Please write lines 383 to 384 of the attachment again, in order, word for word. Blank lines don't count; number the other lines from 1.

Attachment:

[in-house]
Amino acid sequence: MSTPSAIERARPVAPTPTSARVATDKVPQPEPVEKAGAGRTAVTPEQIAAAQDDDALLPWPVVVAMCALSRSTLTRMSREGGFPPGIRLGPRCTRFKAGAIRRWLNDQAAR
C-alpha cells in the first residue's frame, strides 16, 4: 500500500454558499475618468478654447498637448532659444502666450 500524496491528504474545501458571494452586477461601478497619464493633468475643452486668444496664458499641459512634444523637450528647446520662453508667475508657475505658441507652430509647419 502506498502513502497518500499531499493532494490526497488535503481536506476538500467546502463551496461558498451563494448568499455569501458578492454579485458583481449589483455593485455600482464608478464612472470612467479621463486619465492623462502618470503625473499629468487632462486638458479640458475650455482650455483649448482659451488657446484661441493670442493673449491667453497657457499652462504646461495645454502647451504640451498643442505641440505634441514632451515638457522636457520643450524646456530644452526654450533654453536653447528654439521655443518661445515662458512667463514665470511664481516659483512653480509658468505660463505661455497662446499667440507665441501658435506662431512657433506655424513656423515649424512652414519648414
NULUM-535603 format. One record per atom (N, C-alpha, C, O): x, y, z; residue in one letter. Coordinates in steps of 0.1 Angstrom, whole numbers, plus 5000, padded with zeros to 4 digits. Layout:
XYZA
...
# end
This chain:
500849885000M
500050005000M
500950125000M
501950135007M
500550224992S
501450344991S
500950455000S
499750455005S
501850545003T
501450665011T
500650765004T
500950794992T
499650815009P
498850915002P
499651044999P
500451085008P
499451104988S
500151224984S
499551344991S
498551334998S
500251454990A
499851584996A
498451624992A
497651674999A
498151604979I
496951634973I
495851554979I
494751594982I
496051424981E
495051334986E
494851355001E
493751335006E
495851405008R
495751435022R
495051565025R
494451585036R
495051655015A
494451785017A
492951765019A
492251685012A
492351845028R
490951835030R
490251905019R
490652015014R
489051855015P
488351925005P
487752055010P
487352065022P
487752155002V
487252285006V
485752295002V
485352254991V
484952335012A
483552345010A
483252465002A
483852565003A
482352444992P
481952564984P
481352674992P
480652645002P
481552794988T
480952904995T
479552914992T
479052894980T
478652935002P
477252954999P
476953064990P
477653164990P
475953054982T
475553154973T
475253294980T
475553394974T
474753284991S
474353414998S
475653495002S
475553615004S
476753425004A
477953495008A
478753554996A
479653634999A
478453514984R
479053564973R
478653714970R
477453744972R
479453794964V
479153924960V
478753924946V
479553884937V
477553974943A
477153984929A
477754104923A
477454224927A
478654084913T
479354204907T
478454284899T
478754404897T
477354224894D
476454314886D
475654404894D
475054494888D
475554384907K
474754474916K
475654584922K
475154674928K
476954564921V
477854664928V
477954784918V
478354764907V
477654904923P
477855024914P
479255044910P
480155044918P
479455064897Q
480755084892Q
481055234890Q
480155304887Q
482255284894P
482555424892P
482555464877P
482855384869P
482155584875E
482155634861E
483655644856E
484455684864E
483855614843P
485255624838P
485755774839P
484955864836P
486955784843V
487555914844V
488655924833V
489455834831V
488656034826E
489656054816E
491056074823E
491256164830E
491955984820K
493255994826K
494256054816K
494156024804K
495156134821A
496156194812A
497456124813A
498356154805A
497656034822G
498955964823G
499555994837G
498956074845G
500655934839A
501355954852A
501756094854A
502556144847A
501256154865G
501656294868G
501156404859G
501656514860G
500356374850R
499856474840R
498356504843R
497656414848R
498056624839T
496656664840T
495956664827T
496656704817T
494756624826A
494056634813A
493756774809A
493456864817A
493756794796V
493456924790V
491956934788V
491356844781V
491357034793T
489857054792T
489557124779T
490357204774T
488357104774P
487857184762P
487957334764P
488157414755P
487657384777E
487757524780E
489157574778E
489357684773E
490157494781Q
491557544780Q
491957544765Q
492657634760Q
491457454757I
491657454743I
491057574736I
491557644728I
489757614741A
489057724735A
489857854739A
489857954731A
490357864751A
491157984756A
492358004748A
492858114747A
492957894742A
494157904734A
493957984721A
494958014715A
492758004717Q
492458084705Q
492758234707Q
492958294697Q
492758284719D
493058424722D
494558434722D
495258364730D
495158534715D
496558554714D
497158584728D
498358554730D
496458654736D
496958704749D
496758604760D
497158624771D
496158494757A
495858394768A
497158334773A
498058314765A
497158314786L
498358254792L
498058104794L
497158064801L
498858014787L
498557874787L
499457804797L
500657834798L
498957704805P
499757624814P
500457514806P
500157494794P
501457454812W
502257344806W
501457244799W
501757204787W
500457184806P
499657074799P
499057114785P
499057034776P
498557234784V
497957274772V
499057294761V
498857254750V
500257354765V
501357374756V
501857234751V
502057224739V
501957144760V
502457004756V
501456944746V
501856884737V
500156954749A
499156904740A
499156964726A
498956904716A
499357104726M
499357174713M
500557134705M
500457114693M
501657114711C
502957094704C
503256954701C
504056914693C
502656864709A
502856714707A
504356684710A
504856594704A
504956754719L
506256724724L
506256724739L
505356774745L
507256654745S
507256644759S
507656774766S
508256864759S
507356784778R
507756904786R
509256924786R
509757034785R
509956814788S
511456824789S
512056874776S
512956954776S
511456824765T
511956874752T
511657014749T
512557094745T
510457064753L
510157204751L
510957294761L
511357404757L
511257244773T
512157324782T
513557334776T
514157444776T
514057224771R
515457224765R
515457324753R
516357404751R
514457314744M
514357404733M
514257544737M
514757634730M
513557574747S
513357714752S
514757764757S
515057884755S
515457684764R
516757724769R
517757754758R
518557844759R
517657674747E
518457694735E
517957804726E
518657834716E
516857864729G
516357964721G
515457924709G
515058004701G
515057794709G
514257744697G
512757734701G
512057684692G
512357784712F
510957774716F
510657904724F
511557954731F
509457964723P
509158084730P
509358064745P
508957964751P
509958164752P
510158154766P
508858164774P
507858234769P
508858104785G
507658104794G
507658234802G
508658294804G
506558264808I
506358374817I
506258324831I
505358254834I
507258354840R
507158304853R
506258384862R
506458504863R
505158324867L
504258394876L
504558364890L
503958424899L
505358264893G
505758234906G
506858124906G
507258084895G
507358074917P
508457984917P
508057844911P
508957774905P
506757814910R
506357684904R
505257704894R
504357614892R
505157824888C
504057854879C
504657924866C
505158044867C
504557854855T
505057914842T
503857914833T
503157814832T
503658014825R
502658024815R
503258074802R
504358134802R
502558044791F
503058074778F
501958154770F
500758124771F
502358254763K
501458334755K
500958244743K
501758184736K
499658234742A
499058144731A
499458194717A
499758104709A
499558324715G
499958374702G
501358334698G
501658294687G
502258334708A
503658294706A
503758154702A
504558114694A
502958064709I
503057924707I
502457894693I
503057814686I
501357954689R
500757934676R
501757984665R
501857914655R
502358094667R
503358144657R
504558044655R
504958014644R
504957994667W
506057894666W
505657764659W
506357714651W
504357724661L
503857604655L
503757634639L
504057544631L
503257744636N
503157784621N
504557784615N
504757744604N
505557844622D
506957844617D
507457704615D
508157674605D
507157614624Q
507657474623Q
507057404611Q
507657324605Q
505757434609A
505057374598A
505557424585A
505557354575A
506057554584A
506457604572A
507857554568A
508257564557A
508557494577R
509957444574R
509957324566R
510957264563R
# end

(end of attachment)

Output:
503857914833T
503157814832T